World markets rang in the new year with no major Y2K-
related incidents. The estimated $600 billion spent internationally to safeguard computers against the millennium problem seems to have paid off. Exchanges from New York to Tokyo and Bangladesh rolled over to 2000 without a glitch. Security officials are quick to note that while all went smoothly on day one, few markets have had any financial activity yet. "We're A-OK," says Don Kittell of the US-based Securities Industry Association. "But ... we have not traded anything in the year 2000."
US West Inc. reported that it sold about 65 percent of its
stake in Global Crossing Ltd., a $1.15 billion deal involving about 24 million shares. Denver-based US West, the smallest of the remaining "Baby Bell" local telephone companies resulting from the breakup of AT&T, had originally planned to merge with Global Crossings before opting instead for a $36 billion merger with Qwest Communications International, a fiber-optic network operator.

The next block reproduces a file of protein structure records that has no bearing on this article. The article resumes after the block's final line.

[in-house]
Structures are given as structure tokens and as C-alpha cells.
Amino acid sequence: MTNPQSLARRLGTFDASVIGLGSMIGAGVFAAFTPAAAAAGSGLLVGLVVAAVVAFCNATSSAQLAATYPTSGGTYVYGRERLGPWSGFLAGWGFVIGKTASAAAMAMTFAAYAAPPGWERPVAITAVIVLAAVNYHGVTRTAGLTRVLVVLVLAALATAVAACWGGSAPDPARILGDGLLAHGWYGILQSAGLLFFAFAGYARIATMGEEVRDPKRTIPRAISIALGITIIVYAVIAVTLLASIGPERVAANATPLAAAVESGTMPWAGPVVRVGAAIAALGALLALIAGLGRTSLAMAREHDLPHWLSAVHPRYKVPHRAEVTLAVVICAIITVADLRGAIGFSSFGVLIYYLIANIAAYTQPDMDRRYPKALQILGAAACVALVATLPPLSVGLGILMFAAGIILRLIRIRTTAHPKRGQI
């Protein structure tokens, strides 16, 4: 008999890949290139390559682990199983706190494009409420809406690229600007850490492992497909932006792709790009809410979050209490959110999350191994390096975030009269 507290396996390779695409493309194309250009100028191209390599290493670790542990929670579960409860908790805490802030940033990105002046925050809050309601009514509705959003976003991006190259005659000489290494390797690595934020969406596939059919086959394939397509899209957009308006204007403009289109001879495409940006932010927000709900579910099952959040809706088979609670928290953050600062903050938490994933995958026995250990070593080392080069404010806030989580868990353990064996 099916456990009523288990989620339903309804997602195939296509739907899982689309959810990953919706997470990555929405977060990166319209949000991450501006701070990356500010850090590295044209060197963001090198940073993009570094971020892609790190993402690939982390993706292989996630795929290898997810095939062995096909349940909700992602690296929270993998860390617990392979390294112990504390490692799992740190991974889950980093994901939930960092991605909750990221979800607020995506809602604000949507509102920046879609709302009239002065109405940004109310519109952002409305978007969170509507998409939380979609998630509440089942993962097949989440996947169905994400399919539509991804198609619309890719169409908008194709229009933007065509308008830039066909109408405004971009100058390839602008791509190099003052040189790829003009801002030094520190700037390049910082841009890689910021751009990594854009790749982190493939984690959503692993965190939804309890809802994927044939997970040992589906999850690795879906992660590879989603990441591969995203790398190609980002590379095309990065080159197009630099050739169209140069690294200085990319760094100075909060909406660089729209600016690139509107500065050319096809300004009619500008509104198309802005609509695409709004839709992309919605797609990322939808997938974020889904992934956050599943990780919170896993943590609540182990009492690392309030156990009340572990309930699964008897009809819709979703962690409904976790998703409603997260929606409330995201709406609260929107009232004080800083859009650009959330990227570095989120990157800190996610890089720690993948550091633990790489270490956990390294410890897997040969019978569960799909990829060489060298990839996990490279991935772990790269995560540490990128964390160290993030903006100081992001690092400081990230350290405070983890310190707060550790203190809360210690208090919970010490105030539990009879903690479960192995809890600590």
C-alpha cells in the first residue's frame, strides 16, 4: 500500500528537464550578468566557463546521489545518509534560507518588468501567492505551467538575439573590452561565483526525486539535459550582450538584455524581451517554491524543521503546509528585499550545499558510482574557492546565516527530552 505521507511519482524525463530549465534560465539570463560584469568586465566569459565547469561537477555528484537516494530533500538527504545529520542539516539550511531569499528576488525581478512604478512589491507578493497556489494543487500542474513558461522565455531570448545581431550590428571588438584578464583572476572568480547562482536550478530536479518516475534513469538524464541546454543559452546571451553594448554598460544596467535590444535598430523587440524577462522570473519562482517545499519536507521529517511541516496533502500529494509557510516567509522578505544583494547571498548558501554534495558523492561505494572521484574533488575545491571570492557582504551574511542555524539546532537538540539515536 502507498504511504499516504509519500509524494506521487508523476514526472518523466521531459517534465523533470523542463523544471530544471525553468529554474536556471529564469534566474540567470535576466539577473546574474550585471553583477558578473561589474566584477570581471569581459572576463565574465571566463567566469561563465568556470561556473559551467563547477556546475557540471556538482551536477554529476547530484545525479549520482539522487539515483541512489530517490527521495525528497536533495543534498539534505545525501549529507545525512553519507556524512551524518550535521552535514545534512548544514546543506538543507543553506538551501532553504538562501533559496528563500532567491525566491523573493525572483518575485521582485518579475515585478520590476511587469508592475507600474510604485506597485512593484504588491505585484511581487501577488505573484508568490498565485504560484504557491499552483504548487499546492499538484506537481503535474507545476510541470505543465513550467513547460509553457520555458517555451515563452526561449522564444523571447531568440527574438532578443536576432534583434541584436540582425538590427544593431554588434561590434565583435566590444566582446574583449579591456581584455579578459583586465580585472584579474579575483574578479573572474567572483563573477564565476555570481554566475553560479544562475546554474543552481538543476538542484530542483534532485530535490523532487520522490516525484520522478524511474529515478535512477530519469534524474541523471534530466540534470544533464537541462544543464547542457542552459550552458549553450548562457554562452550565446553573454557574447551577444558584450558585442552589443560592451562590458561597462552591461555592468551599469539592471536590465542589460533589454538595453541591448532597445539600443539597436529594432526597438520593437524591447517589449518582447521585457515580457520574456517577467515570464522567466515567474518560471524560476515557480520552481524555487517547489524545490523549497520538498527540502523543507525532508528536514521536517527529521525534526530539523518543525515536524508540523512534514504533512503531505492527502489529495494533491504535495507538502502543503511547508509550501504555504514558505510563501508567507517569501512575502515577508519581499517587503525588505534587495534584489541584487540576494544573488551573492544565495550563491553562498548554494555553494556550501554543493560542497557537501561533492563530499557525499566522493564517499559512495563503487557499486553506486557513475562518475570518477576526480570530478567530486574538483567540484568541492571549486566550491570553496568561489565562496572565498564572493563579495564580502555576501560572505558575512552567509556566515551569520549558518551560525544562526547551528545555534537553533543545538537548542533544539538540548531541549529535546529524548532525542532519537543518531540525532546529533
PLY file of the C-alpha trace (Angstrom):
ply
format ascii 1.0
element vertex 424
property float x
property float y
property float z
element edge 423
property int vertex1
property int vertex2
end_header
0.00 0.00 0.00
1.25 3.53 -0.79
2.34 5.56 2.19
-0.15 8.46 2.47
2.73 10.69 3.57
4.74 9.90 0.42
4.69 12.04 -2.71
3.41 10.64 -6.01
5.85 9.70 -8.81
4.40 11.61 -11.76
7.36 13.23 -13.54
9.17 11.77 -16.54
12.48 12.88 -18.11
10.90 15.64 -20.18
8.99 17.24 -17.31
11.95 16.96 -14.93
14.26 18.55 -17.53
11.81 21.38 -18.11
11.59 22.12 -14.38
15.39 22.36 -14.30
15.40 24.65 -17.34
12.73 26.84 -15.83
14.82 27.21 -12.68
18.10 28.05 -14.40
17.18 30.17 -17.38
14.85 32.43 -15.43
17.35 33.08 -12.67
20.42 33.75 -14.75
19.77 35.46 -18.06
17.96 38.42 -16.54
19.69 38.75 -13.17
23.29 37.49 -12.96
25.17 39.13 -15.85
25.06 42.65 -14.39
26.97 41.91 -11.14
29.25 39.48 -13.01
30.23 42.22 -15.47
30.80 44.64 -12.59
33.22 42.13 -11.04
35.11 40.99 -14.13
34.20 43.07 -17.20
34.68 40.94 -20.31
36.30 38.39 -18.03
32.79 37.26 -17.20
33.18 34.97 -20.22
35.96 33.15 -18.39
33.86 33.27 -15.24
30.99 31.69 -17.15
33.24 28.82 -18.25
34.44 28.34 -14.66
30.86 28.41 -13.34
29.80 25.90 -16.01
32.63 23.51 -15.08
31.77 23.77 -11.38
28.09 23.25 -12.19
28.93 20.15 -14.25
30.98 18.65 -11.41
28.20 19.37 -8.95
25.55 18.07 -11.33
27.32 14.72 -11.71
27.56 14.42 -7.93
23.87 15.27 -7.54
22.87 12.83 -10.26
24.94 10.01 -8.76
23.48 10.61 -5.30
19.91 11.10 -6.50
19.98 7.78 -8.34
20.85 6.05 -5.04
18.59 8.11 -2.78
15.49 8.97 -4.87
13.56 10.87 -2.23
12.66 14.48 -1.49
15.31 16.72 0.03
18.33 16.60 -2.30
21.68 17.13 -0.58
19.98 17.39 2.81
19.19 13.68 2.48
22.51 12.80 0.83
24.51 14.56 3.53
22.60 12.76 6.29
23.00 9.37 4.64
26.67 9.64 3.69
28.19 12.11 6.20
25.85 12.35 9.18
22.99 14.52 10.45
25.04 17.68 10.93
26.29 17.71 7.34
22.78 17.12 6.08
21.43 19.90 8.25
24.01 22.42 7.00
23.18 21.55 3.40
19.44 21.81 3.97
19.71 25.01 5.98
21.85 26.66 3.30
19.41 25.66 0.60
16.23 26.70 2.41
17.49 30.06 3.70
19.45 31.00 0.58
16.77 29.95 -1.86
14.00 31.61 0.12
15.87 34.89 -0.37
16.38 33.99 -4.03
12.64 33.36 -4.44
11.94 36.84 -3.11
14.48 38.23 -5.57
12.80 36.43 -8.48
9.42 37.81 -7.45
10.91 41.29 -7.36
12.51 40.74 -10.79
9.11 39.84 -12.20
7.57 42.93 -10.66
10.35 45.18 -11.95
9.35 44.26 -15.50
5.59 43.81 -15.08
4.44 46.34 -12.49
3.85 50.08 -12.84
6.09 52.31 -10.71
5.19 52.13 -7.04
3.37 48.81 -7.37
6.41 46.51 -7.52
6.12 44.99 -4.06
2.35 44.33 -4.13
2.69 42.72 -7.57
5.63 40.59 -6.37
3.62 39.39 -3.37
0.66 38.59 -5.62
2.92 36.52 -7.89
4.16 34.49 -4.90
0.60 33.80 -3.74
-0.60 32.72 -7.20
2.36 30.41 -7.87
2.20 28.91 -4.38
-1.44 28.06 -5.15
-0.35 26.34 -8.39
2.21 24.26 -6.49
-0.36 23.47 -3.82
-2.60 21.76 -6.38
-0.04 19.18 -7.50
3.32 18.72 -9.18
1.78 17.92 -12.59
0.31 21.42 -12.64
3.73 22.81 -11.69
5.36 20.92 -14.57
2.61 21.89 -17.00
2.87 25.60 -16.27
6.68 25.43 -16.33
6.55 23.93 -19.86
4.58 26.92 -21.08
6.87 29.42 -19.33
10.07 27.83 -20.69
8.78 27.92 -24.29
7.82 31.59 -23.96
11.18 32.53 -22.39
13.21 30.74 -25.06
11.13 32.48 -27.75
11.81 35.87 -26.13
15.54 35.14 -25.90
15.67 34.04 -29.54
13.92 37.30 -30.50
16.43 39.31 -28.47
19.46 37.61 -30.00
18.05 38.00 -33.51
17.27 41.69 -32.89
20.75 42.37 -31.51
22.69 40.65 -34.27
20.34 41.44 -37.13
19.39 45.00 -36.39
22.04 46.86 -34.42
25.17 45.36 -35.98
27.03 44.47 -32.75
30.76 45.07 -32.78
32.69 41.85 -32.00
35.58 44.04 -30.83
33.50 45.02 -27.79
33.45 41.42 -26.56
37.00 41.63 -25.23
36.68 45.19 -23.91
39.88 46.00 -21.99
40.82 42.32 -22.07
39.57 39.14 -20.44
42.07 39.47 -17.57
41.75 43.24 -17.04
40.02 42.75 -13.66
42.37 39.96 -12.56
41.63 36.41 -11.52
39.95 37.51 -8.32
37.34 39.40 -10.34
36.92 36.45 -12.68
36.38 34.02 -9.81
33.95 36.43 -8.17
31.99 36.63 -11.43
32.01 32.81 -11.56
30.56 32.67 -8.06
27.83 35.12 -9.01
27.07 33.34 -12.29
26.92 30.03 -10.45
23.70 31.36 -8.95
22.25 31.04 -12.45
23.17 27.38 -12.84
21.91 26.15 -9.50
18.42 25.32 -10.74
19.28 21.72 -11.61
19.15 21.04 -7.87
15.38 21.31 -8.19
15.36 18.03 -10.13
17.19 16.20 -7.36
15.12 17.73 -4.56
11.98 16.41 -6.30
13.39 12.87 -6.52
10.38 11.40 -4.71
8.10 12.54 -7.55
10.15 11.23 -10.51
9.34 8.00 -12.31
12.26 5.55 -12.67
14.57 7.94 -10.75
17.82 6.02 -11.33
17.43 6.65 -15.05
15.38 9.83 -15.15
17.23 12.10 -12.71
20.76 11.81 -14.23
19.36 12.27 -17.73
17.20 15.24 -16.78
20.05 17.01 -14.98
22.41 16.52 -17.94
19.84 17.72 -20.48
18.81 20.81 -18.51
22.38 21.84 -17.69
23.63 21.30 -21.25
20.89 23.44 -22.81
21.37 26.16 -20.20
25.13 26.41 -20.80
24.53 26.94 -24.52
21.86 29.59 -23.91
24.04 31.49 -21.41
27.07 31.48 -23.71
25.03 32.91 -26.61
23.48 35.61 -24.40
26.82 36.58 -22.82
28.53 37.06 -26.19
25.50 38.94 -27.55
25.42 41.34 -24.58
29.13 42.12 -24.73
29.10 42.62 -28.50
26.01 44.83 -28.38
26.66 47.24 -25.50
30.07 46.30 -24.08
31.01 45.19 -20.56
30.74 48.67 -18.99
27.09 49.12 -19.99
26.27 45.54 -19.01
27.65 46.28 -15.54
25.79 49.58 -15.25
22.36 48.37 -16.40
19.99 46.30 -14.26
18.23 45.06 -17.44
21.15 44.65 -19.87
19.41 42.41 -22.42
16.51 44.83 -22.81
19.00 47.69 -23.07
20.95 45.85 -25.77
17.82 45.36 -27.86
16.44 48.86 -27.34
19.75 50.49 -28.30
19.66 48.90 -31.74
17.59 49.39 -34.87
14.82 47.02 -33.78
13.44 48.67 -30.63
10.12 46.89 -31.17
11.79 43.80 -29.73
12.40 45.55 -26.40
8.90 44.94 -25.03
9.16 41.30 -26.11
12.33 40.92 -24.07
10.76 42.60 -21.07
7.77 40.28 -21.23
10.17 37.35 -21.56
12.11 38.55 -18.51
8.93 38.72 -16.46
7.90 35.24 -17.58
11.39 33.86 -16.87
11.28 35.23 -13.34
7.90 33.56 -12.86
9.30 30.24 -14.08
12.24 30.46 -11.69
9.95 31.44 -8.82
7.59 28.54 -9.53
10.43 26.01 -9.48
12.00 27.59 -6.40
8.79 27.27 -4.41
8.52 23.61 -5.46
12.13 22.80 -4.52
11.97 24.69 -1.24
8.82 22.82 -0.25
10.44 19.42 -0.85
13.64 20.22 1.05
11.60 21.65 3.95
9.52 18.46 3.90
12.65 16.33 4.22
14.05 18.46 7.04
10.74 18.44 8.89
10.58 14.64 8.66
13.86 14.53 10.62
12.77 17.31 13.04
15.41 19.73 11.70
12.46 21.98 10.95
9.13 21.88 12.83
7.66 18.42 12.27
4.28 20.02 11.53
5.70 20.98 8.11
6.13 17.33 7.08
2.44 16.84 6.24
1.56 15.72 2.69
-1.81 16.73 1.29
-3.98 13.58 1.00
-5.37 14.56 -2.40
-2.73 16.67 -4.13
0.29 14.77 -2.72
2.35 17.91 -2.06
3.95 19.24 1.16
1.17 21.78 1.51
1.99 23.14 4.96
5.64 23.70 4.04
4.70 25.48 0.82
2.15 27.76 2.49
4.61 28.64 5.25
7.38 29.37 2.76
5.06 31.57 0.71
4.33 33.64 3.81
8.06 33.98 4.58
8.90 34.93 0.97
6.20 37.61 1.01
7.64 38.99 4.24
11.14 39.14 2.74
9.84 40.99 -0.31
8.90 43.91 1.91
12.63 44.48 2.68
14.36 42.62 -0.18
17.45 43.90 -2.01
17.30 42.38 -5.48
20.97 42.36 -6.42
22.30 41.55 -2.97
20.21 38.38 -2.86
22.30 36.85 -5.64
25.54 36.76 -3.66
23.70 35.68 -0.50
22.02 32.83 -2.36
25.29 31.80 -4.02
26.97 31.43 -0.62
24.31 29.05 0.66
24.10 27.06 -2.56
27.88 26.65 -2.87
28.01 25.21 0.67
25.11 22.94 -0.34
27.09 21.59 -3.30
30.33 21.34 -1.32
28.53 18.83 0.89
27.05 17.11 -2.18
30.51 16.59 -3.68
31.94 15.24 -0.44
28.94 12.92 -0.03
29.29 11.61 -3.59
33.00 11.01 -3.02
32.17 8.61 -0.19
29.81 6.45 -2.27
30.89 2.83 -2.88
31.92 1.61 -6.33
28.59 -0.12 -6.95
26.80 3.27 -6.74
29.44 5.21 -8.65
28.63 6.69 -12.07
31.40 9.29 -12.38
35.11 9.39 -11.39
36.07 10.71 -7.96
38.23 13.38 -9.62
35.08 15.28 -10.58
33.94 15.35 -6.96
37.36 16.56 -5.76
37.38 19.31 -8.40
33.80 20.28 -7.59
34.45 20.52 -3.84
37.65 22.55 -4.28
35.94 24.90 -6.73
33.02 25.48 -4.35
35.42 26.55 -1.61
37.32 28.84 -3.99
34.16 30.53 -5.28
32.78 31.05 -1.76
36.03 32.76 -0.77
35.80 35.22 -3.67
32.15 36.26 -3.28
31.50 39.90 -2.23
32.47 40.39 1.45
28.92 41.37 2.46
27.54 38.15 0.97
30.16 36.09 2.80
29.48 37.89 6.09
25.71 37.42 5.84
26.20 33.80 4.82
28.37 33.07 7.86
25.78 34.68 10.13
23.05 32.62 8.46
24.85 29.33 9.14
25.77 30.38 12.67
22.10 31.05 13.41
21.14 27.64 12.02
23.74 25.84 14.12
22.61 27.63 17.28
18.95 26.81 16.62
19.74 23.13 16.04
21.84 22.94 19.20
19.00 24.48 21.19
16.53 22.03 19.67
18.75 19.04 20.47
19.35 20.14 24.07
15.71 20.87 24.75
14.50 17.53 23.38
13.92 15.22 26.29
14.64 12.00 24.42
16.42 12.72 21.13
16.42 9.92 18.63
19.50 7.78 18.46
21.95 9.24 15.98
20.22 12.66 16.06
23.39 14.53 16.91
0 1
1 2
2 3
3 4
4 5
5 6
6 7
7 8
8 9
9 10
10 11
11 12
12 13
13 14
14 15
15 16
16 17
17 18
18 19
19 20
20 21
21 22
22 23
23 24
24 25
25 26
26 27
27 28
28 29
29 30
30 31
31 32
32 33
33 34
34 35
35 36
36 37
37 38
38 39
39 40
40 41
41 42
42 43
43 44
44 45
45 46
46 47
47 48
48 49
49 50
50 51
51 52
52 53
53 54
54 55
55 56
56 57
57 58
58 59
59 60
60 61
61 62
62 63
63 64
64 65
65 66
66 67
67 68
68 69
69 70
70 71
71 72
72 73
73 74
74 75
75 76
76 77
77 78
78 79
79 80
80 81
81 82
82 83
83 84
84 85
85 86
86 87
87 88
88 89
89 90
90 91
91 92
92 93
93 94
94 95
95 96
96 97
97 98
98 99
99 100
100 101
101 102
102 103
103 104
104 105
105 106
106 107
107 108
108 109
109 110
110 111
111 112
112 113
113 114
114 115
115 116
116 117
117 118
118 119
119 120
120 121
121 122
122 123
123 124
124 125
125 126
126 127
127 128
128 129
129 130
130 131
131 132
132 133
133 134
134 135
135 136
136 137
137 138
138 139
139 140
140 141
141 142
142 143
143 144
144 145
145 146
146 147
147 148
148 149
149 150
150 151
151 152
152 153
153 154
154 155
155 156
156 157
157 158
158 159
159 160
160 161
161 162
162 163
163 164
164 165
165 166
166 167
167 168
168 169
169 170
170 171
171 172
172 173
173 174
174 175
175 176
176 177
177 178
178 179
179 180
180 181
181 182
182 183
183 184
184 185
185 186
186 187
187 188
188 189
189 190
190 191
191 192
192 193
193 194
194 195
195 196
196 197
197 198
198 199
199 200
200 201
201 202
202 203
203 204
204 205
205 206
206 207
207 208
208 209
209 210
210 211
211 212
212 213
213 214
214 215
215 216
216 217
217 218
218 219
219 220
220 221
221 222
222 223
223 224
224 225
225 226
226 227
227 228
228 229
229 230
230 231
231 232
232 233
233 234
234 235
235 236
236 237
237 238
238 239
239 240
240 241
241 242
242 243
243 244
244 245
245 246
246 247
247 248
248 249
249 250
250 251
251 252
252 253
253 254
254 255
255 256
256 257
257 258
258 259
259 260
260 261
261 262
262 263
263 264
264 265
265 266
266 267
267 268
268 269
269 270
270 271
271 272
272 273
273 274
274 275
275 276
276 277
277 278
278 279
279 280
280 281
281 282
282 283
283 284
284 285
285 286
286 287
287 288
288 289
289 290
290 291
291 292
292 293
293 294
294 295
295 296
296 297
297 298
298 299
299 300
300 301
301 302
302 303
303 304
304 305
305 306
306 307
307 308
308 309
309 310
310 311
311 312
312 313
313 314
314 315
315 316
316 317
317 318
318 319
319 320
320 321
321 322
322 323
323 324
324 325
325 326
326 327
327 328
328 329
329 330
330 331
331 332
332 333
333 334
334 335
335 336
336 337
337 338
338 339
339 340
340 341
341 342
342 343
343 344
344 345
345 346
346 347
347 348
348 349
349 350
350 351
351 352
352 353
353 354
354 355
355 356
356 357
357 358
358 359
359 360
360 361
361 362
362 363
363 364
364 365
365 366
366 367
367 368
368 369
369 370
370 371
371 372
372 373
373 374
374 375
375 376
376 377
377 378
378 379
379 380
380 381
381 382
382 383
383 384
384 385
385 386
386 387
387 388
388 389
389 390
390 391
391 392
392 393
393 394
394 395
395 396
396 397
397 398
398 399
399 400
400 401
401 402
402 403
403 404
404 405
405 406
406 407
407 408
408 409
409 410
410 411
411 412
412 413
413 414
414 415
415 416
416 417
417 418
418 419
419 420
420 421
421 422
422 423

(c) Copyright 1999. The Christian Science Publishing Society